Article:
Research Guide: Choosing Keywords
What are keywords?
- Keywords are words, terms, or phrases that describe the main ideas or key concepts of your research topic or question.
- Keywords are the words that you can use to find relevant articles and information efficiently and effectively. By selecting your keywords carefully, you will improve your search results!
Why use keywords?
When you type an entire sentence or question into a search engine like Google, the search algorithm automatically identifies keywords and provides you with a list of results. If you choose keywords that accurately describe the most important parts of your topic or question and type only those words into the search box, chances are that the results will be more relevant to your topic. The same applies to the Library’s search tools like OneSearch, library databases, and the library catalog; the tools cannot accurately interpret full sentences. Remember, whether you are searching using Google or Library tools, the systems cannot understand the meaning of the words that you enter, they just search according to the words that you type into the search box.
You need to carefully consider the words that you use to search to ensure that you get the best results possible. Selecting keywords strategically will save you time and help you get better results! This guide includes techniques that you can use to choose and generate keywords.
To find keywords, you first need to identify the main ideas or key concepts of your research topic or question. Let’s look at the following example:
Does divorce negatively impact a child’s social development?
The key concepts here are divorce, children, and social development. Don’t include non-essential words: s, does, negatively or impact.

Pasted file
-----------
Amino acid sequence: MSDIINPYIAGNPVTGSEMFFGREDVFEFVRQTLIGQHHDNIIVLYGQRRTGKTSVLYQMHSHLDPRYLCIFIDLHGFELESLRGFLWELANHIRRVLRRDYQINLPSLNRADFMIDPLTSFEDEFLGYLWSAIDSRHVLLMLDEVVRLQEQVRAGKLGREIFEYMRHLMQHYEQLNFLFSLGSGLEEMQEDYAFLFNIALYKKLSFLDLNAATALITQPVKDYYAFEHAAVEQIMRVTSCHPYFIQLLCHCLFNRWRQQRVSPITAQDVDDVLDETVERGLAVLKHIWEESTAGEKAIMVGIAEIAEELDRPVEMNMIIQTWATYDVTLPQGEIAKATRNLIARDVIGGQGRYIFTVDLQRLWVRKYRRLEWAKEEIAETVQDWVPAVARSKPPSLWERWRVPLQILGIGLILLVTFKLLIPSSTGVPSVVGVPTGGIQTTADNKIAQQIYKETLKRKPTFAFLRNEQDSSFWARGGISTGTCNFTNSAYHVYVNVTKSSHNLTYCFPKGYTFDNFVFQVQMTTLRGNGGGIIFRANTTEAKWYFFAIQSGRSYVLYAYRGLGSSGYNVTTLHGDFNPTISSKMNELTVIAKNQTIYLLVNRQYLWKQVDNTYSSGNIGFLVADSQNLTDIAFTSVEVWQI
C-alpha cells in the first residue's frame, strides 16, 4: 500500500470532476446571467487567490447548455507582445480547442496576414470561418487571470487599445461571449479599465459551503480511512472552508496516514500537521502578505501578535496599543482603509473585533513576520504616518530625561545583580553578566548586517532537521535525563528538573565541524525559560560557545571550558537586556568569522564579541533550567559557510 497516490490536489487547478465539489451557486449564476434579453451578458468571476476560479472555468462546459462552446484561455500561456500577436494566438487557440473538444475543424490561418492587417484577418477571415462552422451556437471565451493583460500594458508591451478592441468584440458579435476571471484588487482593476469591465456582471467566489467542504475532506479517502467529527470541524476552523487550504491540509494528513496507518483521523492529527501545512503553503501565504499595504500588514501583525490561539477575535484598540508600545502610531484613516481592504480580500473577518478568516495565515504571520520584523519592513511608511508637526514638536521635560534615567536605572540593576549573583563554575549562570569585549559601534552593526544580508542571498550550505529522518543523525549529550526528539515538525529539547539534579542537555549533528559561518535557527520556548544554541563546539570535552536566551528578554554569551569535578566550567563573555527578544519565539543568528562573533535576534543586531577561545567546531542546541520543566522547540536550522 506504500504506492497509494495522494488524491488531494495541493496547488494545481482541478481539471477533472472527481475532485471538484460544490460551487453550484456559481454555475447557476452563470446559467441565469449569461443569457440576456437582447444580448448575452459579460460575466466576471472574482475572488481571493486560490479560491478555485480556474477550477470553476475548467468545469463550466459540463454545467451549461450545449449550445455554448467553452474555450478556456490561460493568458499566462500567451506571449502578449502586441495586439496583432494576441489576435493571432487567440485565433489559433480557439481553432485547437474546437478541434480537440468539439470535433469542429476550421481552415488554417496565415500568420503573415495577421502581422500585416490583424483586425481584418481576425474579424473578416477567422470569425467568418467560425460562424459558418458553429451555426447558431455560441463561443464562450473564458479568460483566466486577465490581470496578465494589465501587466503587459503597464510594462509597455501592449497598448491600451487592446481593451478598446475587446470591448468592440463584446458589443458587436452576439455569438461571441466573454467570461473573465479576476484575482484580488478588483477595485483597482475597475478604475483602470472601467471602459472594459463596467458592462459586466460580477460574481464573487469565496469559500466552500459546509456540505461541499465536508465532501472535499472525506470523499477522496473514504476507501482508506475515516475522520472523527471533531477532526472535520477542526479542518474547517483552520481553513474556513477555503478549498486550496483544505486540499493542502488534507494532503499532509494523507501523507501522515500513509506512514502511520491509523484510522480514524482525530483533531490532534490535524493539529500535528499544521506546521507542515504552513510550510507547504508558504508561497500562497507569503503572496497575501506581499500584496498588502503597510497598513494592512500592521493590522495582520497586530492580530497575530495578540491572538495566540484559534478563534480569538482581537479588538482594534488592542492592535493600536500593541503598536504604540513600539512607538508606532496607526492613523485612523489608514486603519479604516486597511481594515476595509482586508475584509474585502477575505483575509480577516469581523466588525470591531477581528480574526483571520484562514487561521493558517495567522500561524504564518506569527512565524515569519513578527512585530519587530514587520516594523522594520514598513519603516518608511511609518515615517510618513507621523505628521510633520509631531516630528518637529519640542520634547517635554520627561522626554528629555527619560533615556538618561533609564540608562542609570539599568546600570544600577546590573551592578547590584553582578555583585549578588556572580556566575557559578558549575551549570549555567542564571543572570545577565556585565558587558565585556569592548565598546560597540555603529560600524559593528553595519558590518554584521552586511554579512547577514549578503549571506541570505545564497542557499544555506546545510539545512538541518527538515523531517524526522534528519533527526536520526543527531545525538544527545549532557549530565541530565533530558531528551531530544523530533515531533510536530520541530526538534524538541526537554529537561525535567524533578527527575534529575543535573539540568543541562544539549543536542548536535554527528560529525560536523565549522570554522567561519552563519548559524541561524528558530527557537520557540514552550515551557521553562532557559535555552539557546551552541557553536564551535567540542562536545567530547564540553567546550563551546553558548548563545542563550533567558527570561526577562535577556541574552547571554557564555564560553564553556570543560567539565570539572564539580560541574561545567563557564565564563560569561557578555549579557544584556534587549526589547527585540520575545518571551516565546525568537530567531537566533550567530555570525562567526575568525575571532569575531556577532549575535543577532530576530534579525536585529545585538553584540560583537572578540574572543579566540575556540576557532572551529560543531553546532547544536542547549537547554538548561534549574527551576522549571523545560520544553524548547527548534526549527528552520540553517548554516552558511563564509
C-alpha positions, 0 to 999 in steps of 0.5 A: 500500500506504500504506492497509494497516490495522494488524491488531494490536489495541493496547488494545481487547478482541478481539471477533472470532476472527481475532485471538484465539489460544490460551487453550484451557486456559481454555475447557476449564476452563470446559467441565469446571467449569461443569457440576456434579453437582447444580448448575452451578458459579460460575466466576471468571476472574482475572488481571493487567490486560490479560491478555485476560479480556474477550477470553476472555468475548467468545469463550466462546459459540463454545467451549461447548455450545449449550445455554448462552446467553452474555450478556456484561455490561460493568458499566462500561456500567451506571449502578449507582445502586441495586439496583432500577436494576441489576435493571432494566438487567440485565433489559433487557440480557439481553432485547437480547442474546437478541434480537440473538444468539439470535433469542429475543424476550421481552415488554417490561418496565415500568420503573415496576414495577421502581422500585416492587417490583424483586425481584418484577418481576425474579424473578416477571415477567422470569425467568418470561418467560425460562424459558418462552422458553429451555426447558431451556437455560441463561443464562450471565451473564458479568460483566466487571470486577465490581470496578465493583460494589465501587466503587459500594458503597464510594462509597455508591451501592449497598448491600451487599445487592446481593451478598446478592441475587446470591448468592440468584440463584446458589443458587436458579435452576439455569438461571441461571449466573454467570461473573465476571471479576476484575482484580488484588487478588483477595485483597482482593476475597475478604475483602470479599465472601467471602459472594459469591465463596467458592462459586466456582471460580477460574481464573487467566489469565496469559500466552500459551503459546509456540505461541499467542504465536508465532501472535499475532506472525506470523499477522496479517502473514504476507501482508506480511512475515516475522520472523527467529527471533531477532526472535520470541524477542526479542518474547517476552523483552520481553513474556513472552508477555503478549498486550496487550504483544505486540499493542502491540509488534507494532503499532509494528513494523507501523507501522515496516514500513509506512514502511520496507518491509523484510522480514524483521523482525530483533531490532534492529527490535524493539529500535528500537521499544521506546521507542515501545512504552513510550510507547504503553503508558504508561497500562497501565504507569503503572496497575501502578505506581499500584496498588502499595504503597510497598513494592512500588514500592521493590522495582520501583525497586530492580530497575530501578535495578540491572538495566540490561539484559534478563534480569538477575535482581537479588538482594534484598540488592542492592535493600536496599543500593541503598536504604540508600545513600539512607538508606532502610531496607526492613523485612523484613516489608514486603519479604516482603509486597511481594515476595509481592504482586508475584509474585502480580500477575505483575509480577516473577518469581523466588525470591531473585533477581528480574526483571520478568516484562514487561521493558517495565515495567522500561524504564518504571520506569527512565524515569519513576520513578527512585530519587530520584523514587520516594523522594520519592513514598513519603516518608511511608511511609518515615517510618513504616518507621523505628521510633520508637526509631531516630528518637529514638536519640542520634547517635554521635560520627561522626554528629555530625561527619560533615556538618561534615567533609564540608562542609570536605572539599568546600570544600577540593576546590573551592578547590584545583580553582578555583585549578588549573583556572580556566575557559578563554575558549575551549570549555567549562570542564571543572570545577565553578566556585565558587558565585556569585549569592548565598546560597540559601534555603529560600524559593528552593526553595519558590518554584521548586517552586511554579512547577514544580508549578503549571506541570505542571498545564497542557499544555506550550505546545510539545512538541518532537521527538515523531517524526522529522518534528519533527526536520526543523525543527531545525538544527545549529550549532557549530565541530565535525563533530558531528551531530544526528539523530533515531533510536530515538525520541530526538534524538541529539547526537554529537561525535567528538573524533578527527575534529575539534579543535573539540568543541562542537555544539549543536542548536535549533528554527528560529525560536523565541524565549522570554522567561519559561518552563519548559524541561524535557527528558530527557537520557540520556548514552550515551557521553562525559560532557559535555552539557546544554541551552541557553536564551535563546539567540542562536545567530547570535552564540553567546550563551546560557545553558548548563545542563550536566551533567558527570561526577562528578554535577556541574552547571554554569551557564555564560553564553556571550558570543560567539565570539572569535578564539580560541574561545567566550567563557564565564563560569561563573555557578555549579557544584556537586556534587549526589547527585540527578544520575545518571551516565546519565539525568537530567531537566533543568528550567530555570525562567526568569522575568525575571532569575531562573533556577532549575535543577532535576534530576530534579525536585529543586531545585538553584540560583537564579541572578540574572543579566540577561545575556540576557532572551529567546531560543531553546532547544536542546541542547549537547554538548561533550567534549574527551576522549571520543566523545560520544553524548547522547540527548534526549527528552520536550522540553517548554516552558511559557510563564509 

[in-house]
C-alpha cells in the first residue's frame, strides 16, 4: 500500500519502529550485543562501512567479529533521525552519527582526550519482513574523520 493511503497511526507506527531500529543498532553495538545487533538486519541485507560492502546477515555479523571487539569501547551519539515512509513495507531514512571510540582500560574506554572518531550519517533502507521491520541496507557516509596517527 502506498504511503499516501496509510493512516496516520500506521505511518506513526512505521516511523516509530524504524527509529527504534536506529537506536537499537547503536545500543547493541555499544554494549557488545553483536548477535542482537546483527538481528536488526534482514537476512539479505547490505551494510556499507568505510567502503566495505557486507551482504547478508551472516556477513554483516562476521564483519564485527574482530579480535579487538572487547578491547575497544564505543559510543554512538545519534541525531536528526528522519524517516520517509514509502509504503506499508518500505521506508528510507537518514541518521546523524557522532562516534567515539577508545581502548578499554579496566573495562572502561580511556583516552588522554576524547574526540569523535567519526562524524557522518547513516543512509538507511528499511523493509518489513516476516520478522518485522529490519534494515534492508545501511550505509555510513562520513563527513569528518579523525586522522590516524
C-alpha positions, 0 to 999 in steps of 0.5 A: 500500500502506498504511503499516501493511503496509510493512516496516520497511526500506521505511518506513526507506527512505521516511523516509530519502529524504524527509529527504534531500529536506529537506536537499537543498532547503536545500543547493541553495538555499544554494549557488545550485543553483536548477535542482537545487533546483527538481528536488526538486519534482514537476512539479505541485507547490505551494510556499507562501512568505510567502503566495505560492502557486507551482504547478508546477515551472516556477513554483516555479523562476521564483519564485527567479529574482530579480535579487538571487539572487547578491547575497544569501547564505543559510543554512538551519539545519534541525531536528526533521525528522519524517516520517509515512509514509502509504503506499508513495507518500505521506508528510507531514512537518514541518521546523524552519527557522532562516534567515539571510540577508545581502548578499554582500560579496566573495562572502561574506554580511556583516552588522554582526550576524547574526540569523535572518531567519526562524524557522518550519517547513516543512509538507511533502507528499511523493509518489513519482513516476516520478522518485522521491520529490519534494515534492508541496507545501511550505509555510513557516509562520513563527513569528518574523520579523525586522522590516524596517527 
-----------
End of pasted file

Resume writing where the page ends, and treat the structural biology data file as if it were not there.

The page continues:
The ability to pick keywords out of your research topic or question is an important research skill. Let’s practise to reinforce the understanding of identifying keywords.
There are several ways to select and generate keywords. As you are doing your background research pay attention to the different terms that are used to describe the main ideas of your topic when you’re reading websites, Wikipedia, and encyclopedia articles. Once you’ve selected a few keywords, you can generate other keywords:
Different terms can sometimes express the same or similar concepts. Coming up with some alternate words to express the key concepts of your research topic would help you find information easier. You can use an online thesaurus to help.
Be mindful that language usage can vary; we don’t all describe things in the same way! Related words don’t mean exactly the same thing as your topic keywords but they can be closely associated with your topic. Think about this key concept “video games”. Could you come up with some related keywords? There is no wrong answer here, more keywords are better than fewer!
Sometimes your keywords may retrieve too much information or do not retrieve specific enough results because they are too broad. If this happens, try narrowing your keywords. Have a look at the example below to understand how keywords can be narrowed.
Sometimes your keywords may not retrieve enough information because they are too specific. Broad keywords can help when this happens. Mostly, you will find information within a broader source or subjects that address your key concept. Have a look at the example below to understand how keywords can be broadened.
Once you’ve selected a few keywords, you can generate other keywords.
- Combining keywords is a useful way to broaden or narrow your search when using OneSearch and library databases. Use AND to retrieve resources that include both of the keywords or use OR to retrieve resources that include either of the keywords. If you choose NOT, the OneSearch will exclude that keyword from the results. Try different combinations of keywords to get different results.
- Different types of resources may use different terms to describe the same topic. Think about the type of language used in the type of resource that you’re trying to find. If you are looking for academic papers, use the language of the discipline. For example, “children” or “kids” is most likely to use in newspapers while “juvenile” or “pre-adolescent” is most likely to use in scholarly articles. You need to develop your keywords flexibly according to types of resources and academic discipline.
- Searching is strategic! As you progress with your research use various combinations of key words and search strategies to get the best results and resources possible.